Cut the blank into three pieces: two cheeks and a center block. After cutting the pieces slightly thicker, mill the cheeks and the center block to finished thickness. The center block is slightly thicker than the 2-in. blade width to allow for lateral adjustments. On the thick center block, lay out and cut a 45° angle (a good all-purpose cutting angle) for the blade ramp and a 62° angle (provides adequate clearance between it and the cross-pin for fingers to remove jammed shavings) for the front block.

Truing the back block is critical The blade ramp must be trued to perfection: dead flat across the width and length and squared to one side with no trace of wind or twist. Any imperfections will allow the blade to pivot out of adjustment in use. Start with the front block for practice, because the only thing of importance here is to keep the ramp of the block square to a side. An experienced block-plane user will knock this off in 60 seconds. A novice may spend an hour, but taking the time here ensures the success of your plane. Move on to the blade ramp. The blade ramp must be slotted to provide clearance for the cap screw. The cap screw should not bottom out in the slot before the blade extends beyond the sole.

Rout the cap-screw slot. This stopped slot is centered in the ramp and is 1 ⁄8 in. wider than the cap screw. Lay out its stopping point (above). On the router table, use triangular scrap as a stop (right).

ALIGN THE PIECES PRECISELY Mark the position of the ramps. Place the back block flush with the back and bottom edge of a cheek and mark its location. Set the blade in place and jockey the front block so that the blade contacts it 1 ⁄16 in. above the sole. Trace its location on the cheek. Front block

1 16




Back block

Slide the front block back until the blade contacts it as shown, and mark its location.


COPYRIGHT 2007 by The Taunton Press, Inc. Copying and distribution of this article is not permitted.

Assembly is simple but precise. Space the front block and blade ramp so that after glue-up, the blade does not slide through the opening, but contacts the front block 1⁄16 in. from the bottom. Then true the bottom and file the front block for a minimal throat opening. Clamp everything and insert dowels to lock in the alignment. The cross-pin sits between the cheeks and contacts the wedge, capturing the plane-iron assembly against the 45° ramp. Mill straight-grained hardwood 1⁄ 2 in. sq. by 12 in. long for cross-pin stock. Unclamp the plane and remove one cheek. Pivot the blocks out of the way and draw a horizontal line on the other cheek 11⁄4 in. from the bottom (the height of the center of the cross-pin). Pivot the blade ramp into location. Place the blade on the ramp and the chipbreaker on the blade. Mark a line 7⁄16 in. from the chipbreaker (the thickness of the wedge plus half the cross-pin). Those marks meet at the center point of the cross-pin, where you drill the hole for the tenons. The cross-pin has rounded tenons on each side and is inserted without glue. The tenons should turn easily but not wobble. Use a file to lightly round the edges of the cross-pin that contact the wedge, and give the other two edges a more pronounced rounding.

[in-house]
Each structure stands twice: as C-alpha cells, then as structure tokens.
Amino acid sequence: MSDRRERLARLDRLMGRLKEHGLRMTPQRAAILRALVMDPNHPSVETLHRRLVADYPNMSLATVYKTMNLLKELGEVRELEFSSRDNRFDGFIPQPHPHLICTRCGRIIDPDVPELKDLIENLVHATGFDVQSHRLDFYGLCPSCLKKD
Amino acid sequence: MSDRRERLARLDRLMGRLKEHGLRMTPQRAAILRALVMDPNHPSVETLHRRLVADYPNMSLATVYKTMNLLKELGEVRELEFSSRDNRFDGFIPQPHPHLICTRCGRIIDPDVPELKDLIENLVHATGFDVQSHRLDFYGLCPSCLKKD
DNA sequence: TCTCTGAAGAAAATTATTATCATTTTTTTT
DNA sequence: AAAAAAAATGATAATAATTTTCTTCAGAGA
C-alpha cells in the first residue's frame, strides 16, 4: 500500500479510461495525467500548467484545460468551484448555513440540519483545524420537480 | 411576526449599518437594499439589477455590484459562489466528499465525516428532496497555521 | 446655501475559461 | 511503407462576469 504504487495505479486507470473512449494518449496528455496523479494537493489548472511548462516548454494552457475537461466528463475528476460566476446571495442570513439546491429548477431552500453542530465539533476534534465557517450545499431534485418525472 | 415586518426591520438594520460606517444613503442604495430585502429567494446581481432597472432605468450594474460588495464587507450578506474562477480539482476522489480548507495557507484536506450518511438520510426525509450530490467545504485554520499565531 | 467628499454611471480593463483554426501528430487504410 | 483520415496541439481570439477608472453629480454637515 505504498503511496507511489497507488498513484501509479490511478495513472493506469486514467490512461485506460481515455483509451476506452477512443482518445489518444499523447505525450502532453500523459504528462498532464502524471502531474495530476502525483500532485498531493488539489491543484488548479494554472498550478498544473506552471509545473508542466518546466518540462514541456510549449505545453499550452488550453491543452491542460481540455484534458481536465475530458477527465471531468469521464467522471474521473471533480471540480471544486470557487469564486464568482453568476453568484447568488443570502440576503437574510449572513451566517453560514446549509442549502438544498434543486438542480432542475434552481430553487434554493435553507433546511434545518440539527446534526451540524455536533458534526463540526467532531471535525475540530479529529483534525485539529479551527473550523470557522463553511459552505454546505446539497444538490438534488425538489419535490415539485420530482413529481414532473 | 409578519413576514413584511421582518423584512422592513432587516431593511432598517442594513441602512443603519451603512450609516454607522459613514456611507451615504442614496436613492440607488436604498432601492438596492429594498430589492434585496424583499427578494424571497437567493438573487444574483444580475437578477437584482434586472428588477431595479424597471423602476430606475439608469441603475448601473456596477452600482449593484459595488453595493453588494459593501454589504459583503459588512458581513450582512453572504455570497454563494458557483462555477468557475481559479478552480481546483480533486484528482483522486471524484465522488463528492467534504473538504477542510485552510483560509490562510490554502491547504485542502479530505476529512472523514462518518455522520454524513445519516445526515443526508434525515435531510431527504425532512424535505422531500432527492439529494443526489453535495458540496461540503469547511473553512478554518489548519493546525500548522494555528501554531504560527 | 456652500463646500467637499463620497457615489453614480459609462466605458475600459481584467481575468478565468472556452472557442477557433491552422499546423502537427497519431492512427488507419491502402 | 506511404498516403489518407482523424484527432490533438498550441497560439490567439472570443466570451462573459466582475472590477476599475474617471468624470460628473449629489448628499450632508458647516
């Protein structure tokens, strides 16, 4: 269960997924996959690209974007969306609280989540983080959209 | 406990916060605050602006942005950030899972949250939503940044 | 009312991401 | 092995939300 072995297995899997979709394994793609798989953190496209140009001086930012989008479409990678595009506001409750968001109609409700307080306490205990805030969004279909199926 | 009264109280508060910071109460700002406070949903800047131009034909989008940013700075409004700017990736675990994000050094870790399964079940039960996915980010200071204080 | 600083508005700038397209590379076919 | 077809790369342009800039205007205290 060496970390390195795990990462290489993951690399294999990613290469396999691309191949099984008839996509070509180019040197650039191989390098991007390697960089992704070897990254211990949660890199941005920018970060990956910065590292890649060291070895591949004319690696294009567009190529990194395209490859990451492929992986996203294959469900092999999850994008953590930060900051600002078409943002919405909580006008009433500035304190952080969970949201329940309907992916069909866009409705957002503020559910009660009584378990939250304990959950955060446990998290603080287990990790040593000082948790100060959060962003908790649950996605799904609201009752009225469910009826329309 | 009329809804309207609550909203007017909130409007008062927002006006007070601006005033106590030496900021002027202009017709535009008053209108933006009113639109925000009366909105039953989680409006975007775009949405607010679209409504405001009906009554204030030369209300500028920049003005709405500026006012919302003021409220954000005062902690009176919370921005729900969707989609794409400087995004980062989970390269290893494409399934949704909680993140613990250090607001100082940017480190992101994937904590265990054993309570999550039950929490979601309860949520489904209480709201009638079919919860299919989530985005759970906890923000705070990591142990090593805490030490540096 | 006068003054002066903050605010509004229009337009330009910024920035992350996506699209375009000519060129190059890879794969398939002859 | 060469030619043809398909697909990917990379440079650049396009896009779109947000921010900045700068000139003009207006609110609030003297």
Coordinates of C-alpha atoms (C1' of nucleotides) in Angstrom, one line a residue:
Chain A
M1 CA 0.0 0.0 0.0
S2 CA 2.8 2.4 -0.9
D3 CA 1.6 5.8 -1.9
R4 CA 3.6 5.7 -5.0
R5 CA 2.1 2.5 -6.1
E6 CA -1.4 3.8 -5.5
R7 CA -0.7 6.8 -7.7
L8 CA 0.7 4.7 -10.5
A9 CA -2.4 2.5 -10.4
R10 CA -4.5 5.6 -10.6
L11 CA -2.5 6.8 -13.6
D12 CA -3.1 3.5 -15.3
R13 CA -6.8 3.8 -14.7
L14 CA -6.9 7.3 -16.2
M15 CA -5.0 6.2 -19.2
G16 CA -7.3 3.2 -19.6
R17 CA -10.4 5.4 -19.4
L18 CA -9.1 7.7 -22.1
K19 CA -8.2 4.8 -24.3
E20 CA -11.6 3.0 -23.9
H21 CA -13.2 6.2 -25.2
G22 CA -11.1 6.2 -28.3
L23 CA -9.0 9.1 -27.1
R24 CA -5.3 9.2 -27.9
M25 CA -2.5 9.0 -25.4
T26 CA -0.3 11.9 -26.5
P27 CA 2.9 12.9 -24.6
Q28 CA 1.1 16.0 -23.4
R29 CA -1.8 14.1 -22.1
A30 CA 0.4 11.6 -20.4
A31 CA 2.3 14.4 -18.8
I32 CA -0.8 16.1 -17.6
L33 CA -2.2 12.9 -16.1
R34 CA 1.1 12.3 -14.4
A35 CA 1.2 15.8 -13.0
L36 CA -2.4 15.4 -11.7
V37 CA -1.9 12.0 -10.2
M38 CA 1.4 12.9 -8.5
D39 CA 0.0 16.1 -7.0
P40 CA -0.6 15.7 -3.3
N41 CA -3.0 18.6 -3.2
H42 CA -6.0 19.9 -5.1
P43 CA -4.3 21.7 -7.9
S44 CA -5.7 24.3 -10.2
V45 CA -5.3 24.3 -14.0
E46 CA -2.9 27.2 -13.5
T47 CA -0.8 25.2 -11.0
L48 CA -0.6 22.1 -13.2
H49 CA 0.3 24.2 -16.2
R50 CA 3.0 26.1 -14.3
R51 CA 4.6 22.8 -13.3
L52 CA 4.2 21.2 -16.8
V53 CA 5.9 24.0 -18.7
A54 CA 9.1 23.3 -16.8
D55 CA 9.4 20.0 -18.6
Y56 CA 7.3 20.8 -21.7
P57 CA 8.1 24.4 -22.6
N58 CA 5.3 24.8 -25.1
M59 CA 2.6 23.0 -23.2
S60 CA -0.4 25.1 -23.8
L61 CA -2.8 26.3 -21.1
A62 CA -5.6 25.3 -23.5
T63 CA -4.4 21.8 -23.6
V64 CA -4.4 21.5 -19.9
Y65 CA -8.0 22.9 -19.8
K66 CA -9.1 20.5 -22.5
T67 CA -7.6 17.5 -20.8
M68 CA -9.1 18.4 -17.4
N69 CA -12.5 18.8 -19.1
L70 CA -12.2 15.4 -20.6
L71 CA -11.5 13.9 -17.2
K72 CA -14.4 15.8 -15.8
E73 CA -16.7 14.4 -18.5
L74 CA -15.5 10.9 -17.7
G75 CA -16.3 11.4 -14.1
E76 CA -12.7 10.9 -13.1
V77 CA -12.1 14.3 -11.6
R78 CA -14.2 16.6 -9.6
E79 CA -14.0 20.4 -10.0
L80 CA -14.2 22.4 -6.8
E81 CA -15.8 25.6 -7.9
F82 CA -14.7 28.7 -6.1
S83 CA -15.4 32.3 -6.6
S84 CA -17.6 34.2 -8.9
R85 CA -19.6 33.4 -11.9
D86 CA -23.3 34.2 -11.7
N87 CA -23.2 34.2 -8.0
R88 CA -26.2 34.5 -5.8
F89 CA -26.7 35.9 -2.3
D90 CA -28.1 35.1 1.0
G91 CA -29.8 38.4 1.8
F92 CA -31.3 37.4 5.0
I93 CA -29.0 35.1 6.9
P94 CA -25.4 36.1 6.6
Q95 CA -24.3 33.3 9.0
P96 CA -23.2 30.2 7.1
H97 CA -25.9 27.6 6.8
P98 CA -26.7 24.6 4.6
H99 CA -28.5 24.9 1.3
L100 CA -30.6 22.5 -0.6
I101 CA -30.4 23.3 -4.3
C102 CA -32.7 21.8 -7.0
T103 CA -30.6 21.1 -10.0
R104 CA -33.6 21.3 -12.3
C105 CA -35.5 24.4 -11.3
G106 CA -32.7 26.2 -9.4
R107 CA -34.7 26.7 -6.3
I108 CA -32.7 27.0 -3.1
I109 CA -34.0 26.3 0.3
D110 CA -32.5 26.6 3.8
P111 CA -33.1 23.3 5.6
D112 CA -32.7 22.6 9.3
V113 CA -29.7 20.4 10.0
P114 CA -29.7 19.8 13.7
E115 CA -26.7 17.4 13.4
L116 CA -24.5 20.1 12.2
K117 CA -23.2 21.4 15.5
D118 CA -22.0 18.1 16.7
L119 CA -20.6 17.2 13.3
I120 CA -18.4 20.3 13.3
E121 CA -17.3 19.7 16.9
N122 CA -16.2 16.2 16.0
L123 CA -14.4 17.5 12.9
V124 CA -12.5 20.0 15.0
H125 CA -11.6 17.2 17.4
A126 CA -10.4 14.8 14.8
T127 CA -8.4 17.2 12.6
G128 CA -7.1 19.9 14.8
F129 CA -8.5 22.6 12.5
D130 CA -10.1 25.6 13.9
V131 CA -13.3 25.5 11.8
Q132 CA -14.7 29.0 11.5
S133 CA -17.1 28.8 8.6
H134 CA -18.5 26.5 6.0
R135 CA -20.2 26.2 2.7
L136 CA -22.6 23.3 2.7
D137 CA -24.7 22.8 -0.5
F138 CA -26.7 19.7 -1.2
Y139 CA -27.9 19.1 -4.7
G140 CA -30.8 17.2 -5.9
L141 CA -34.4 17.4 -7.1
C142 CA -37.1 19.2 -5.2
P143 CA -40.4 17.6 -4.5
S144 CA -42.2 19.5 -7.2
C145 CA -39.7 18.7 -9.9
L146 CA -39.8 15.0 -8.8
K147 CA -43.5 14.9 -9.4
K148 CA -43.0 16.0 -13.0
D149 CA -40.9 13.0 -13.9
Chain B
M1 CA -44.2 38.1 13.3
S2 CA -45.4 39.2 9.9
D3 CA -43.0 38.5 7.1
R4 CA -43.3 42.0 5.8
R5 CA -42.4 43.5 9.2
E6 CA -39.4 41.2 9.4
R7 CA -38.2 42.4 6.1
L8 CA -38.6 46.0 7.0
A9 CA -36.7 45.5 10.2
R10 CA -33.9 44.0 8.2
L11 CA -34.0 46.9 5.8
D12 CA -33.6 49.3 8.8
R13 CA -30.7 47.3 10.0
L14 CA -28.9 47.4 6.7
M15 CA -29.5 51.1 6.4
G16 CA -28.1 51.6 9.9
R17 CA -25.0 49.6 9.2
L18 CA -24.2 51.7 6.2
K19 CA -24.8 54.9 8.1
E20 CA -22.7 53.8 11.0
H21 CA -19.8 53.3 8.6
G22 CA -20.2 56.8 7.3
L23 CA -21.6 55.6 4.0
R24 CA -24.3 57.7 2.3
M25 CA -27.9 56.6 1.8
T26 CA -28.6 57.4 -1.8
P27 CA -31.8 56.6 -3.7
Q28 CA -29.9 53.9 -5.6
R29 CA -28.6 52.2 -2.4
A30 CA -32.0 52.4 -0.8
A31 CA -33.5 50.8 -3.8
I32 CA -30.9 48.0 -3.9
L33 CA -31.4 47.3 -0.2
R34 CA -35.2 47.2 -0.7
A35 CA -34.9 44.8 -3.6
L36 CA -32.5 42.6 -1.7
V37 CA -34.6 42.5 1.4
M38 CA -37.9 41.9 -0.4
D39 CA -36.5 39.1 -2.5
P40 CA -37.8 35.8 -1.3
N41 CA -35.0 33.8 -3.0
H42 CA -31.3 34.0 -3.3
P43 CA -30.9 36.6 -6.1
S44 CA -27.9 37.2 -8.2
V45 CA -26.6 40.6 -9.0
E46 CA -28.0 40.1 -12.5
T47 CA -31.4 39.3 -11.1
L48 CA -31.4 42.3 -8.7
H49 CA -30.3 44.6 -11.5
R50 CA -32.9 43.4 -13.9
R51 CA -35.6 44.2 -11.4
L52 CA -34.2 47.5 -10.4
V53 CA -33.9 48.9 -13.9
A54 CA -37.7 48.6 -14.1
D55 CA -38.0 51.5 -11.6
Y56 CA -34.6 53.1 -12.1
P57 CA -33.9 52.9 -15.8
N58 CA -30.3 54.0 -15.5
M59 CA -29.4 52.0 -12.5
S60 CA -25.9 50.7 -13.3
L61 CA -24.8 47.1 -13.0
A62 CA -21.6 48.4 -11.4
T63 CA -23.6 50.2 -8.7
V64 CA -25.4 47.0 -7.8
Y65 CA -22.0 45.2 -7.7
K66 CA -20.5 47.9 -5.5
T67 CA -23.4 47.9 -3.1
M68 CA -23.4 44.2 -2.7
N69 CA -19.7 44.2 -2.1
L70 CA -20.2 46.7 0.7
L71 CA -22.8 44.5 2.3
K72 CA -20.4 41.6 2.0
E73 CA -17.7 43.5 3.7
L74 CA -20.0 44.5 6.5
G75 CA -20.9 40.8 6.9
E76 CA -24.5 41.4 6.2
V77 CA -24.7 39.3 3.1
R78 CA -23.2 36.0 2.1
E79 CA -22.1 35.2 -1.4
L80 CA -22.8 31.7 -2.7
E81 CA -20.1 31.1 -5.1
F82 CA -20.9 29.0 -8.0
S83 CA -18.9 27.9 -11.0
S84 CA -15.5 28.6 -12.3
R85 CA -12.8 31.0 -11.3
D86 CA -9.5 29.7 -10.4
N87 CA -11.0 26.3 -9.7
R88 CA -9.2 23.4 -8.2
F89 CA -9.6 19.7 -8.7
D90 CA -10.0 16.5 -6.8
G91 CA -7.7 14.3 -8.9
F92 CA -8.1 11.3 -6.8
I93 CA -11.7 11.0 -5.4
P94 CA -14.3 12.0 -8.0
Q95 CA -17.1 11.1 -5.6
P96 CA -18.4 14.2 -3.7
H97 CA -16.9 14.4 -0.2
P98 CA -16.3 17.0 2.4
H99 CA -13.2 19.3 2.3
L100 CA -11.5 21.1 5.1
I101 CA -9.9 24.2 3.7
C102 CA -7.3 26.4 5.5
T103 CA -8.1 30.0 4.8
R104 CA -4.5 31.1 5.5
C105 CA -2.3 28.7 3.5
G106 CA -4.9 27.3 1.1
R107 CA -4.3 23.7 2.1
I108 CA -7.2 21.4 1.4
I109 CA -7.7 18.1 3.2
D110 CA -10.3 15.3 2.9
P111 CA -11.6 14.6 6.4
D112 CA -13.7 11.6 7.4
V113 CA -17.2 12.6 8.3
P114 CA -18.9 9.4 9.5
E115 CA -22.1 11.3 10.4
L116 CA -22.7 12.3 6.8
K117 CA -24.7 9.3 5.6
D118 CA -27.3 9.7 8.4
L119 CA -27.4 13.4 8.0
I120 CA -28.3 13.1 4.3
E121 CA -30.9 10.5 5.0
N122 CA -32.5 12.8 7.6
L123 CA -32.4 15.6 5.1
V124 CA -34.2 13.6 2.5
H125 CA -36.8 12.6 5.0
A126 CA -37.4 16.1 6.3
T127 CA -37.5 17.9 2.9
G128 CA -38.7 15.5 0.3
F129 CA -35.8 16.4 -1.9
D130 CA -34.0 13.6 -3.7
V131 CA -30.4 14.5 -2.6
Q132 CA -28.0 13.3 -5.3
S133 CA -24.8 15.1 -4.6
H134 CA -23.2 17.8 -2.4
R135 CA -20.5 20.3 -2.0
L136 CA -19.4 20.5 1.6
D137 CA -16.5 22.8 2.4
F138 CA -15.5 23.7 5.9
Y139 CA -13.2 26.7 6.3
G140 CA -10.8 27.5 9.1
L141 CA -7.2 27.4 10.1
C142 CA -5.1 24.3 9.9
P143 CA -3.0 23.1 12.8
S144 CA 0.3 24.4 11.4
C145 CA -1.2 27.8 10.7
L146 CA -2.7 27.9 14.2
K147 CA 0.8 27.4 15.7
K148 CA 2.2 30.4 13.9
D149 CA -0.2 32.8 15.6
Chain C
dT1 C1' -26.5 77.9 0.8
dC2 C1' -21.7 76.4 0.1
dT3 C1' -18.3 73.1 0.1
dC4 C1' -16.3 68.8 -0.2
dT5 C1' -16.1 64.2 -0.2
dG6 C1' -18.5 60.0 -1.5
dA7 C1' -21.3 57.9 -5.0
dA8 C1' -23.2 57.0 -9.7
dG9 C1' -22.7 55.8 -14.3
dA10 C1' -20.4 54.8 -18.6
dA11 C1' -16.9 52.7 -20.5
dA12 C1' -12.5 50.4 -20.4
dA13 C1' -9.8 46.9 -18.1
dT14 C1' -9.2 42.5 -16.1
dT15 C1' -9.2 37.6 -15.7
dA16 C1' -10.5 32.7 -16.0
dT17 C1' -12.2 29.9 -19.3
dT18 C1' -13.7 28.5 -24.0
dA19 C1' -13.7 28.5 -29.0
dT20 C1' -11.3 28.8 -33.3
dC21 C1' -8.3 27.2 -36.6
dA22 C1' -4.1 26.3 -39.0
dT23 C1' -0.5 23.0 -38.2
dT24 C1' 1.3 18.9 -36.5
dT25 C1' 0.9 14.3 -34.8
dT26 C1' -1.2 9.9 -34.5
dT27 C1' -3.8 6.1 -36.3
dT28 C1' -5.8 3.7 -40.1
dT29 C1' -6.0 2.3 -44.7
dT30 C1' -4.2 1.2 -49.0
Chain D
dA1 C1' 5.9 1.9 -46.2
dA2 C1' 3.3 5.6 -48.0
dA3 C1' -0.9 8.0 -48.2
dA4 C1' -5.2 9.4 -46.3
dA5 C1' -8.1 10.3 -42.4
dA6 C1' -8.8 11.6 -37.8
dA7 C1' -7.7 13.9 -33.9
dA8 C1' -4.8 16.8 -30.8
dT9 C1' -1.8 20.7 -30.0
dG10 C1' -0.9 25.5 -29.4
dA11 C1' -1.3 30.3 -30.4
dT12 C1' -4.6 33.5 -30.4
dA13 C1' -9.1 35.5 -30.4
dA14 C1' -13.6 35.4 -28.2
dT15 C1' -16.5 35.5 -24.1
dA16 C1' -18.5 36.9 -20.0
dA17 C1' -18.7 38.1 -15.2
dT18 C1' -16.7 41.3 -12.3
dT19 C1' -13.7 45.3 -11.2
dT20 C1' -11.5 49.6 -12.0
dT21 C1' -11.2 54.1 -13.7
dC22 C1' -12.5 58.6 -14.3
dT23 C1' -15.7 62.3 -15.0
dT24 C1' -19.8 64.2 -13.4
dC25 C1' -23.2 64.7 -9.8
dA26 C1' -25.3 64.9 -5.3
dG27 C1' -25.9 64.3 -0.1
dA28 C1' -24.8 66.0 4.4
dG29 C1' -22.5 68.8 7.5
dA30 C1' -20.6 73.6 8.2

POSITION THE CROSS-PIN Cross-pin stock, ½ in. sq. ⁄

7 16

Locate the position of the cross-pin. Place the blade on the ramp and the chipbreaker on the blade. The cross-pin’s center point meets at the point 1¼ in. above the sole and 7⁄16 in. from the chipbreaker.

1¼ in.


Blade and chipbreaker

Center point Back block

Glue up the plane and true the bottom Before the final glue-up, dry-fit the plane with the cross-pin installed, check all the

Dowel the cheeks in place. Drill a 5 ⁄16-in. hole in each upper corner, going through the cheek and about 3 ⁄8 in. into the blocks. Tap in 5 ⁄16-in. dowels, then trim them off. www.fi newoodwor k i n g.com

Drill cross-pin holes. For best results, use a brad-point bit and a backing board beneath the cheek. Drill the first hole through the inside face of one cheek while the other cheek is removed (left). After drilling the first hole, assemble the plane and position it with the drilled cheek up. Use the first hole as a guide for drilling the second (right).

Make the cross-pin. Finck uses a tablesaw and sled to form square tenons (left). Then he rounds the tenons with files (above) and shapes the cross-pin. Dry-clamp the plane to make sure the crosspin will rotate freely; if not, work on the fit.


COPYRIGHT 2007 by The Taunton Press, Inc. Copying and distribution of this article is not permitted.



Glue the plane together. Keep the glue ¼ in. away from the angled surfaces to minimize squeeze-out in the plane opening (left). Do not glue the cross-pin. Clamp an alignment stick to the bottom, and use cauls to distribute the pressure on the cheeks (right). After the clamps are set, remove the alignment stick so you can clean up any squeeze-out on the bottom and in the opening.


2 in.

6 in. Final wedge is cut from temporary wedge.